The biggest threat to quality content is…social media.

Content marketing crashThere is a huge crash coming.

Racing down the highway, approaching from opposite directions, are content marketing and social media marketing.

Many people think these two vehicles are complementary, one supporting the other, driving in the same direction. And potentially they could be. But that’s not what I see happening.

I think they are about to collide and cause a lot of companies some huge headaches.

Here is what I’m seeing…

With their Panda update Google bankrupted a ton of companies and forced the rest of us to focus more on the quality of the content we published, and less on the quantity.

For the last couple of years we have all been focused on creating quality content. At least, we have if we want Google to be nice to us and list our pages high up in the search results.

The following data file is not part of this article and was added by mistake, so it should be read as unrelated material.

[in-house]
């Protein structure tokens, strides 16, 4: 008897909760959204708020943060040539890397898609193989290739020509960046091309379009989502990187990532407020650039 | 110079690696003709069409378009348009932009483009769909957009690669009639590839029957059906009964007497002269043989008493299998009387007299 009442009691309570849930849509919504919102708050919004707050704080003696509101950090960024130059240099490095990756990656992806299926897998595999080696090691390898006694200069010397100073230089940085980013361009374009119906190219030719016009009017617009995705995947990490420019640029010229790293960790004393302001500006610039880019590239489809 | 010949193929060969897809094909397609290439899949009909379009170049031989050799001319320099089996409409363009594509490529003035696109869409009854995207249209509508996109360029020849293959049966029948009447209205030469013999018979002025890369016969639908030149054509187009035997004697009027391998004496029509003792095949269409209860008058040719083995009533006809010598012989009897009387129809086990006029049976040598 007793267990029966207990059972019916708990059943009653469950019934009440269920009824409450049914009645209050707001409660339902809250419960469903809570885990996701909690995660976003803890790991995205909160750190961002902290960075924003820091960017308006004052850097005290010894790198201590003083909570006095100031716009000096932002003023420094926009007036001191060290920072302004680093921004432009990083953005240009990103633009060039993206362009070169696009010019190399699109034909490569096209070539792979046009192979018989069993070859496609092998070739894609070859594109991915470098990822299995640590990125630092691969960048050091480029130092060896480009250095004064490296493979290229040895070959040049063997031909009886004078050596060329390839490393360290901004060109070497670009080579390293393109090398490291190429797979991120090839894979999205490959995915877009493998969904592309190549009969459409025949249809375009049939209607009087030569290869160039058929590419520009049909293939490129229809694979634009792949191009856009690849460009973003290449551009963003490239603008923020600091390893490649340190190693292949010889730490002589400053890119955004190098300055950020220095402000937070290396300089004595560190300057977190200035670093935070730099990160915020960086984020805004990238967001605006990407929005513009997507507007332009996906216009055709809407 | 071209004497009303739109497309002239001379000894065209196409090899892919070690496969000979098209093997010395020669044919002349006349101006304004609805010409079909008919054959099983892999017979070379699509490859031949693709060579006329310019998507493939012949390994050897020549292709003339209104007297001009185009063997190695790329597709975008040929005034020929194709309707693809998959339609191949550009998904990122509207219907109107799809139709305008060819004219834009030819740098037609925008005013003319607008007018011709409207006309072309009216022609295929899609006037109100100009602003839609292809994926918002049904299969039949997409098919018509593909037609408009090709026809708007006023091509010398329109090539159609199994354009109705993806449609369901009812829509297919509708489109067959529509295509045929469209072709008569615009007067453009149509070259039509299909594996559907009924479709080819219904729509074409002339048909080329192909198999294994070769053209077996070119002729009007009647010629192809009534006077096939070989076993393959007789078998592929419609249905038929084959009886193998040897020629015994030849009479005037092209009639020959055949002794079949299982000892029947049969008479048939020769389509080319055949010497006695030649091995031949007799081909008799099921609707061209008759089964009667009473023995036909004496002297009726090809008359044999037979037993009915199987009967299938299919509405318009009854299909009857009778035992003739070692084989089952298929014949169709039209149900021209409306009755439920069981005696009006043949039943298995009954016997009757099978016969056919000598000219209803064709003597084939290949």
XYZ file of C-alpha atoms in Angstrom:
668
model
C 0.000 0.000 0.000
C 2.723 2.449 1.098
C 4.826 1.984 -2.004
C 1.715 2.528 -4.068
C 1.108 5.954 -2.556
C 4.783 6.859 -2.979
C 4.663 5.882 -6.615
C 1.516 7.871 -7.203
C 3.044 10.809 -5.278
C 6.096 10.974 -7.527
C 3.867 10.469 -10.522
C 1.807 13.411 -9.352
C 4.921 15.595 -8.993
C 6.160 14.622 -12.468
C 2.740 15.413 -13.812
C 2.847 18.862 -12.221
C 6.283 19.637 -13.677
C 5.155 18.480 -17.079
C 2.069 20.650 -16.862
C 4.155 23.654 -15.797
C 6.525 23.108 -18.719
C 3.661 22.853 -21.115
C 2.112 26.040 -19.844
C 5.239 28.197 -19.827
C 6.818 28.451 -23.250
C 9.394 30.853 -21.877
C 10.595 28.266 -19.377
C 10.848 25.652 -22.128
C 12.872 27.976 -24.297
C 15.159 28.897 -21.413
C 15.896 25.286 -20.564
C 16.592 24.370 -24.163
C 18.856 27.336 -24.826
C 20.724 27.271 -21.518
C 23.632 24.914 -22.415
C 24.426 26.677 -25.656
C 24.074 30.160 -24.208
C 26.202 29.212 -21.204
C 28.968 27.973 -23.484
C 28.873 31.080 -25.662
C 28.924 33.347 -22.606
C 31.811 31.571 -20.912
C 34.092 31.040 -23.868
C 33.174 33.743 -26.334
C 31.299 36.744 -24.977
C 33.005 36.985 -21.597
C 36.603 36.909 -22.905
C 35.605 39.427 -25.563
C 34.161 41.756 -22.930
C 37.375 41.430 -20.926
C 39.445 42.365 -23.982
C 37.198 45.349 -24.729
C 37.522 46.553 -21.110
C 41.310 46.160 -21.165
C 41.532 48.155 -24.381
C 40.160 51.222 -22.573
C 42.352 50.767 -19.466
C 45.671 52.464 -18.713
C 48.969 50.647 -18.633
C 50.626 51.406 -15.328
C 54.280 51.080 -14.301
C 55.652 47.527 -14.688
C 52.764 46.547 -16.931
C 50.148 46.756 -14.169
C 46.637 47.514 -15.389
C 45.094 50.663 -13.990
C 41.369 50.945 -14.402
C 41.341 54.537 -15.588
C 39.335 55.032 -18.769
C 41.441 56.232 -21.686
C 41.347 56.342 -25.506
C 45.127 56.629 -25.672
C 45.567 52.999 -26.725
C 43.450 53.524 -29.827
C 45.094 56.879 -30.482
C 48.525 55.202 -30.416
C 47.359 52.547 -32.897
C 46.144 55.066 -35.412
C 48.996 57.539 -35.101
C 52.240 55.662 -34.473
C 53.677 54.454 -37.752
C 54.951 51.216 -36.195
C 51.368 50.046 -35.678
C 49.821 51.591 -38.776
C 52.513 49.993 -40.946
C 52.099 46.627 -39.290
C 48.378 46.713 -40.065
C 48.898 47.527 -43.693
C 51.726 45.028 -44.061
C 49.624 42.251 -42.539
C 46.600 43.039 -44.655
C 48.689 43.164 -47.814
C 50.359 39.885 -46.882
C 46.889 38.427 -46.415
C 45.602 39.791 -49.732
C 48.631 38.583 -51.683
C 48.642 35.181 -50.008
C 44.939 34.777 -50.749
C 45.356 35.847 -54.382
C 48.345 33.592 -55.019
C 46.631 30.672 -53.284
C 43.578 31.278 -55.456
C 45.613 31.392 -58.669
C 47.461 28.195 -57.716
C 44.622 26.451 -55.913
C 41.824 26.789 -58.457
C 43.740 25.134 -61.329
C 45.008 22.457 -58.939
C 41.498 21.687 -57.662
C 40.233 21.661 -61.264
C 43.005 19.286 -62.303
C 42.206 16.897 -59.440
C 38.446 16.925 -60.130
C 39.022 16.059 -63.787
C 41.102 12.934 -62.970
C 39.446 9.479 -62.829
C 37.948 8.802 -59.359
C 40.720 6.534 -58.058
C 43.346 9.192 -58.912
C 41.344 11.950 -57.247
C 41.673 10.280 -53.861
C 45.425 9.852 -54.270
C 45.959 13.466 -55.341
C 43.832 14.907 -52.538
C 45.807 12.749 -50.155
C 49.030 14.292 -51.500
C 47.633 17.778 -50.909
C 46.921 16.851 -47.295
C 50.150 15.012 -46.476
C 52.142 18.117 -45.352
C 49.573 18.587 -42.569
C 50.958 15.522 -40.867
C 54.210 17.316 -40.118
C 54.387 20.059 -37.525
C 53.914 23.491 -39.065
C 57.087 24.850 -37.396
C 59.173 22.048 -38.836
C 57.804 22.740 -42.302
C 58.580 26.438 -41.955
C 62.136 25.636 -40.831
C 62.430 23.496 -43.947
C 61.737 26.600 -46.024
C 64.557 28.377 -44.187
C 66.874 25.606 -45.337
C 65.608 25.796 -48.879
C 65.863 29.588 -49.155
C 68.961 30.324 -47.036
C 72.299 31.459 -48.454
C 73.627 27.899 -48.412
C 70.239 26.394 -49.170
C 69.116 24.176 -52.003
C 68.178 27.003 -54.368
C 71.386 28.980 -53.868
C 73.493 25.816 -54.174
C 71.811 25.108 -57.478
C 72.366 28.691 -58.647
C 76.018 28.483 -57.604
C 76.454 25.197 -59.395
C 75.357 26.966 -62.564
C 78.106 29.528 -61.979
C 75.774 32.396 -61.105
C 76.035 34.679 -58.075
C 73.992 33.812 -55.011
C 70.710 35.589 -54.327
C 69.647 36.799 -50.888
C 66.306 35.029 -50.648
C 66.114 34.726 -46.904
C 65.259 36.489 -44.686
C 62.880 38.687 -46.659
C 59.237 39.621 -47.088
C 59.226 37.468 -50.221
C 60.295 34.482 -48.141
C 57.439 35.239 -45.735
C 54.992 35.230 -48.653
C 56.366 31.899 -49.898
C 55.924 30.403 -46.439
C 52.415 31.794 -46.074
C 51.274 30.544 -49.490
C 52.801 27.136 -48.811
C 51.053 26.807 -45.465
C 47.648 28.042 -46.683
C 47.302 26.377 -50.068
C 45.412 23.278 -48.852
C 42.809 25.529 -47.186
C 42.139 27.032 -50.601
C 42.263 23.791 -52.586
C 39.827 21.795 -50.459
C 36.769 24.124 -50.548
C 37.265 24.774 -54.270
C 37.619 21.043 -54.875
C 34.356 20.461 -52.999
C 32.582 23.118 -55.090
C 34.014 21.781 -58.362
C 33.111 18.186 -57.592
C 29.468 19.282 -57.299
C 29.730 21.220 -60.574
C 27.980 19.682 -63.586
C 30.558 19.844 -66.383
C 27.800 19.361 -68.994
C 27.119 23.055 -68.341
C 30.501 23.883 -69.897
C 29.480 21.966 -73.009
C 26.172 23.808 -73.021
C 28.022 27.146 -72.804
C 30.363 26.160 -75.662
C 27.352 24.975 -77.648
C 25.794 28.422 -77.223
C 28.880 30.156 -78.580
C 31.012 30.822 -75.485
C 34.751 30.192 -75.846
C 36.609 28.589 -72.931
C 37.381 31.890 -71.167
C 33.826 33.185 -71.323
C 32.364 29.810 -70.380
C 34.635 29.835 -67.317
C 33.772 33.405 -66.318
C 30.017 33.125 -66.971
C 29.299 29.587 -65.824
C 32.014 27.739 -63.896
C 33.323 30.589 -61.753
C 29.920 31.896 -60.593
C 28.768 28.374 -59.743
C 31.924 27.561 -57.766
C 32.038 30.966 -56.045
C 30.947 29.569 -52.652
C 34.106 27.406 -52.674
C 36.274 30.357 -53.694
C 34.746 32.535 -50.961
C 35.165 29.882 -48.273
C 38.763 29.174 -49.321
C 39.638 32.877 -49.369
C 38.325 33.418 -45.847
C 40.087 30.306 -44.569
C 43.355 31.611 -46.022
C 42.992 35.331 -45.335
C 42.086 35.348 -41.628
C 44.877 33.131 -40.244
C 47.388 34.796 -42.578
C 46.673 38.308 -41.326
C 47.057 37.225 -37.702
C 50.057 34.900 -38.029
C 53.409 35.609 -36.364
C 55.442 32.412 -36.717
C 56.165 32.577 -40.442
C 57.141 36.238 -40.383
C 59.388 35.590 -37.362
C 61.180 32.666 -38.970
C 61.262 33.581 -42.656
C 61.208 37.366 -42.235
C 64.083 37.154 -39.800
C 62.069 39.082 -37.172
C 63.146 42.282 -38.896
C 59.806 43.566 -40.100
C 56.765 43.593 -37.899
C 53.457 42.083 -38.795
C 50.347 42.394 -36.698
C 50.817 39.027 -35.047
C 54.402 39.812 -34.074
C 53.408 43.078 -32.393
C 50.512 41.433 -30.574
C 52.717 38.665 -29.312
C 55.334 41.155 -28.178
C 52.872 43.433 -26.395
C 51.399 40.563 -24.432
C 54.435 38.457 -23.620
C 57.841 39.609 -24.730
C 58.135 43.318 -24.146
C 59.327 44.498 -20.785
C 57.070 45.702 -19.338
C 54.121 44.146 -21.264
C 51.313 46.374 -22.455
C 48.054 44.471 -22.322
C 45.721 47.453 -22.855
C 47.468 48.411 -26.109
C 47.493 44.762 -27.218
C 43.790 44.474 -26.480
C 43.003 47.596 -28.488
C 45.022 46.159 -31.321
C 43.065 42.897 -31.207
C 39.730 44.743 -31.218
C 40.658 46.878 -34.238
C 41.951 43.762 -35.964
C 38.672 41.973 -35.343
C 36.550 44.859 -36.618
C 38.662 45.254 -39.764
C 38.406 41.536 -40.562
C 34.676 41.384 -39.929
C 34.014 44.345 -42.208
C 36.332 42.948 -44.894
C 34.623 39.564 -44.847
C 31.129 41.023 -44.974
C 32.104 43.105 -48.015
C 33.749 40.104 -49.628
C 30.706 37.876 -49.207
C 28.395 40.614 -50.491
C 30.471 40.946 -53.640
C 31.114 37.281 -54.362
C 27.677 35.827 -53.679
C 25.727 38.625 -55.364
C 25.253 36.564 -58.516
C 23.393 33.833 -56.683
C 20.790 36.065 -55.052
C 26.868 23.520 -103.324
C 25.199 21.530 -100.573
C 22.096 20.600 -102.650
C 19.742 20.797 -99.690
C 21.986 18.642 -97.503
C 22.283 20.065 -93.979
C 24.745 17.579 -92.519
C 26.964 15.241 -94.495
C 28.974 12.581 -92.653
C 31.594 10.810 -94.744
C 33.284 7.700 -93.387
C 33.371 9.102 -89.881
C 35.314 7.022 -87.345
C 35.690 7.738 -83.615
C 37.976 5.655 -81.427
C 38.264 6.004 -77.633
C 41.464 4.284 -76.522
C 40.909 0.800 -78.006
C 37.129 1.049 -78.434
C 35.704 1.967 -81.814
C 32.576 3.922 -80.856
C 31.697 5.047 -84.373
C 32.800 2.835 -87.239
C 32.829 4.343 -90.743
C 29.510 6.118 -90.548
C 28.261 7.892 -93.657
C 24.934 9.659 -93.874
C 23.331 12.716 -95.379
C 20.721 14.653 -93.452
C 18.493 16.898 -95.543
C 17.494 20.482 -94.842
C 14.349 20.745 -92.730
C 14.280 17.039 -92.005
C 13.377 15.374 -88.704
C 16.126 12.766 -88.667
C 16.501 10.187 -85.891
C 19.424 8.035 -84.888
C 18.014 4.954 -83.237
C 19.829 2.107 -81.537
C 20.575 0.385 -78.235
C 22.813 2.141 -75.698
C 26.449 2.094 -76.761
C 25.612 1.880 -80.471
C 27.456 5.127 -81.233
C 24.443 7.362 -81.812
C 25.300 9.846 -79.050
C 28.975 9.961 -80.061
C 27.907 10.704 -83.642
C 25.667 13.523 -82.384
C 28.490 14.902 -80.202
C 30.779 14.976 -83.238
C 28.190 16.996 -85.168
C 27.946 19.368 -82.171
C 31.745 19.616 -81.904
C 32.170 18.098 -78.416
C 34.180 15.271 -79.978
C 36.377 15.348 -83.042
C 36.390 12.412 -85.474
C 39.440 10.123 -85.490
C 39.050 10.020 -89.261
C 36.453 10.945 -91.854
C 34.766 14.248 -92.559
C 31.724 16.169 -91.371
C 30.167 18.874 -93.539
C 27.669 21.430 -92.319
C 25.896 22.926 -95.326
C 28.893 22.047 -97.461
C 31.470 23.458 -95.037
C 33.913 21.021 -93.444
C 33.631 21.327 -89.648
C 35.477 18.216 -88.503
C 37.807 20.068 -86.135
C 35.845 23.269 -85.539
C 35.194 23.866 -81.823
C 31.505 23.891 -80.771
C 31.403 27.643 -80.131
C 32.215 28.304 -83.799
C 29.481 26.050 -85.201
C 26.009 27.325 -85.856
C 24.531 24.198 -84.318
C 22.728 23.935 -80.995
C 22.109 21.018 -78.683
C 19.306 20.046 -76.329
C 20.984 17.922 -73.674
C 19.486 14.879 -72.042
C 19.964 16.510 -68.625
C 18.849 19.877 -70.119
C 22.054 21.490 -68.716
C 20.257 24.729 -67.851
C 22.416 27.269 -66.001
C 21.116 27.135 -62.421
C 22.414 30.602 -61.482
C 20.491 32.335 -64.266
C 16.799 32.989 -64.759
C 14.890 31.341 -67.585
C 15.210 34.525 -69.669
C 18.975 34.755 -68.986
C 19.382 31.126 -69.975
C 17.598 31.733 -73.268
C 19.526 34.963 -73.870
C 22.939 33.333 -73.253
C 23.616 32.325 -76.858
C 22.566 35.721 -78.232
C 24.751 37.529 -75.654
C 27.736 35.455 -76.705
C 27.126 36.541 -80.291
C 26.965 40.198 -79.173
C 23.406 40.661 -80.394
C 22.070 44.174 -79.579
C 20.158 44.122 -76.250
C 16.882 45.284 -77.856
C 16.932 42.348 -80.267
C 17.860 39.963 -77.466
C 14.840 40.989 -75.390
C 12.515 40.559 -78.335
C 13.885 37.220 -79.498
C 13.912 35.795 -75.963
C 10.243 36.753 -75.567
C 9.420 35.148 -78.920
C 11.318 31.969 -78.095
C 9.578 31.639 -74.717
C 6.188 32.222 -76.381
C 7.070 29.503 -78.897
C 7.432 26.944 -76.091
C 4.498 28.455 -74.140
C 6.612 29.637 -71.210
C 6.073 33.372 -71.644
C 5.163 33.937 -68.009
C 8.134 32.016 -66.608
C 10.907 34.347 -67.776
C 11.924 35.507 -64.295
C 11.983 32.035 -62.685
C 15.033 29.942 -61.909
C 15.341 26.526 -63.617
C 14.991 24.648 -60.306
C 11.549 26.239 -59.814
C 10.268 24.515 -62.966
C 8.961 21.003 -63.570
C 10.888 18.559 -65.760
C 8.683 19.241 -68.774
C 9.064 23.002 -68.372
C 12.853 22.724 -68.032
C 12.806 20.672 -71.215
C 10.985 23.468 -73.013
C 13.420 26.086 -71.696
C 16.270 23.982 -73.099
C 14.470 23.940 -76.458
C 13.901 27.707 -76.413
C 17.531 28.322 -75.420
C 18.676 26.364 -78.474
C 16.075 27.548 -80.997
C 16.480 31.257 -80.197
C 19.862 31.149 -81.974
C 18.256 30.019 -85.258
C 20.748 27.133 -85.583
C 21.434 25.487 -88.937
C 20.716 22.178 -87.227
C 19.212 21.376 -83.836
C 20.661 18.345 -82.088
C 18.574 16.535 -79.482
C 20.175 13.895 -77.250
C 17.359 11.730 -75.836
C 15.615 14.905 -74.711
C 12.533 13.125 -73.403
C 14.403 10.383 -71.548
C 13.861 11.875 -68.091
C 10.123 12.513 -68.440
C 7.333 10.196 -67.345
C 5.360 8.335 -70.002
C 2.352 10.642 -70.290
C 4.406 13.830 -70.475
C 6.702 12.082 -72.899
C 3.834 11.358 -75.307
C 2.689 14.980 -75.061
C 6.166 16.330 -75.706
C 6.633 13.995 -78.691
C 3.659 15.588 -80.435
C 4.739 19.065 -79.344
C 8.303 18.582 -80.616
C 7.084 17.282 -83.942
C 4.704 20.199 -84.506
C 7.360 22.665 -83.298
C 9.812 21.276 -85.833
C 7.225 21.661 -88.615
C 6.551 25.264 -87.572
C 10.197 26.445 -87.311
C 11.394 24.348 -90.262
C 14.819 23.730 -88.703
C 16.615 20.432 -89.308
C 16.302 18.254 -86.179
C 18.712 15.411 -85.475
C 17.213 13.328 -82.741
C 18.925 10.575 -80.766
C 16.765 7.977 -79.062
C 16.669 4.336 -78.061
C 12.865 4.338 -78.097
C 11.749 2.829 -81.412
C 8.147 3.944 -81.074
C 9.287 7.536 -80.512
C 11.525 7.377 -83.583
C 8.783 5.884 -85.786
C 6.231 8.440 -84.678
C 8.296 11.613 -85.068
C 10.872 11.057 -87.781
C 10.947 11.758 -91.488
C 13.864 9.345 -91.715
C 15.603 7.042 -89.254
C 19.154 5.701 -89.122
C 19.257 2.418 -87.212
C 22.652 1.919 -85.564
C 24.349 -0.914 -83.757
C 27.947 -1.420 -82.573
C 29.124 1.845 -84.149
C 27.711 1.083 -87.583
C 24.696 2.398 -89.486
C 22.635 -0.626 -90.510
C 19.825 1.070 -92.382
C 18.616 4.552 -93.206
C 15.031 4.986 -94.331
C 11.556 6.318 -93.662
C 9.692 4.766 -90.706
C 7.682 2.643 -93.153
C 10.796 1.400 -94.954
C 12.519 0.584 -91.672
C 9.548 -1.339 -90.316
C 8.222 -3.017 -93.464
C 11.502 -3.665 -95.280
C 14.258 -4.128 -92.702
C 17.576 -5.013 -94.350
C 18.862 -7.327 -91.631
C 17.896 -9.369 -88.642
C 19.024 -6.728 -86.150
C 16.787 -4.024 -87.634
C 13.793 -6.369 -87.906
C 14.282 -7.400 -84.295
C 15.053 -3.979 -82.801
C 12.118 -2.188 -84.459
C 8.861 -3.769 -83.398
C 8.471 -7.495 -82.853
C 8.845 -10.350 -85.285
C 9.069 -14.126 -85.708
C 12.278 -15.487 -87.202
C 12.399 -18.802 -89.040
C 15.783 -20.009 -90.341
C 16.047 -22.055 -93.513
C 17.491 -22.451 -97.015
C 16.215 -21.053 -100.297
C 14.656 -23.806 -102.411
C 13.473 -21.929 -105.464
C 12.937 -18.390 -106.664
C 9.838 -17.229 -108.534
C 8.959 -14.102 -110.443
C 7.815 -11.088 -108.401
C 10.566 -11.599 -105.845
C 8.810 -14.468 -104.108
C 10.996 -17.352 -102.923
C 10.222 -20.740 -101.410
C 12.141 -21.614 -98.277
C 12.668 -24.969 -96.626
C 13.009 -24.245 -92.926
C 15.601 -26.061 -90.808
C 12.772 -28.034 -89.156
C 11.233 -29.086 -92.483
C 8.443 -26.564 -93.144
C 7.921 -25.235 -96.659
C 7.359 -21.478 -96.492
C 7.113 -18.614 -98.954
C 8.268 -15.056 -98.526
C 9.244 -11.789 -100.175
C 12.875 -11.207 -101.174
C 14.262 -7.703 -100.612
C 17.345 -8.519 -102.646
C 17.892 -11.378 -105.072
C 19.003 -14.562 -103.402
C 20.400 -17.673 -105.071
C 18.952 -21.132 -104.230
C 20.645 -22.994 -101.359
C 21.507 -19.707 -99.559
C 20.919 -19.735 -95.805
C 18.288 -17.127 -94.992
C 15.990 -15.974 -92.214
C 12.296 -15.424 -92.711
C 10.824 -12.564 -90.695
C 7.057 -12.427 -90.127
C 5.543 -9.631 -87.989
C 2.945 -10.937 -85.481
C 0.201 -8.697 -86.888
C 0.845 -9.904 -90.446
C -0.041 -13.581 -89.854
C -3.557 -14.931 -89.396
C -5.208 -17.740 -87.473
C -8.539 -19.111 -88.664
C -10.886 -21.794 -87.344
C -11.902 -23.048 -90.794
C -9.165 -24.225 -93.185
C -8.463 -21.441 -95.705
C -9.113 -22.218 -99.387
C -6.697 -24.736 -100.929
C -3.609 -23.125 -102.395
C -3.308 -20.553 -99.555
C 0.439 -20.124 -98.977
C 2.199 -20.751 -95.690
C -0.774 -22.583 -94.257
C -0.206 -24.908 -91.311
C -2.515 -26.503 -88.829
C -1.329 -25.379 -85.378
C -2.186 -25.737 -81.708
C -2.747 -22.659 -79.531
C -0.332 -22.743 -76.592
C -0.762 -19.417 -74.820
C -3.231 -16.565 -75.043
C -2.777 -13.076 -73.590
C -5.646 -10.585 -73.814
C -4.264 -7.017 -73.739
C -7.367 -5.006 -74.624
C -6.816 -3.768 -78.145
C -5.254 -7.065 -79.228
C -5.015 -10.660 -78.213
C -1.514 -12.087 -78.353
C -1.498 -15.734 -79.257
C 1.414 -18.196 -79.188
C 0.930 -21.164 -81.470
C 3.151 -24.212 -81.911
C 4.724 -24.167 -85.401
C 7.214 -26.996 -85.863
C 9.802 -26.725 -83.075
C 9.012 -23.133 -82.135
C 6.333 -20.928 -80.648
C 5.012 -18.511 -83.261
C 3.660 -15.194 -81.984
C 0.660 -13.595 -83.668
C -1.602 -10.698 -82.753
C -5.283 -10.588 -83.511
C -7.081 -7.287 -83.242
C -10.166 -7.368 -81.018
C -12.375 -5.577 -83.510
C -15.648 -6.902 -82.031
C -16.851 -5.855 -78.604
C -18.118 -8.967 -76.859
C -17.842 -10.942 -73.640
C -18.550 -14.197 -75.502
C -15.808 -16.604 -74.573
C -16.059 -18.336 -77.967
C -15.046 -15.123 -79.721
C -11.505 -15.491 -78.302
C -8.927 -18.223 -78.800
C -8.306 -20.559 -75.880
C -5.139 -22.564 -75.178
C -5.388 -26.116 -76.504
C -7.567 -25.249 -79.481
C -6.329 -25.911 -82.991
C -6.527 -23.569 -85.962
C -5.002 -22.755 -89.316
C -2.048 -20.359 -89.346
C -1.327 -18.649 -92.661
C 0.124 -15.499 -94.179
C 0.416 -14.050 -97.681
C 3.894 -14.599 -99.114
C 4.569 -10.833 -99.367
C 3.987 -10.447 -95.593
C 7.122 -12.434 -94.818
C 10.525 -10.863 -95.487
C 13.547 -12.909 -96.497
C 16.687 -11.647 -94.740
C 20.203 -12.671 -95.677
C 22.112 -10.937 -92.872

At the same time, feeling nervous about what Google might do next, a lot of companies have been pouring more and more money into social media. If Google isn’t going to give them the volume of traffic they want, then maybe social media can pick up the slack.

So we have two things happening. We are creating quality content for Google, and we are getting serious about social media.

Sounds good so far…but…this is where we come to the conflict and the upcoming crash.

It turns out that while Google responds well to quality content, social media doesn’t.

In fact, social media performs really well for you when you create very large volumes of trivial, useless and totally crap content.

For example, I could write a very, very useful article under the headline, “How to Maximize Clickthroughs on any Ecommerce Website”.

I would get very few shares or likes on social media for that article, however good it might be.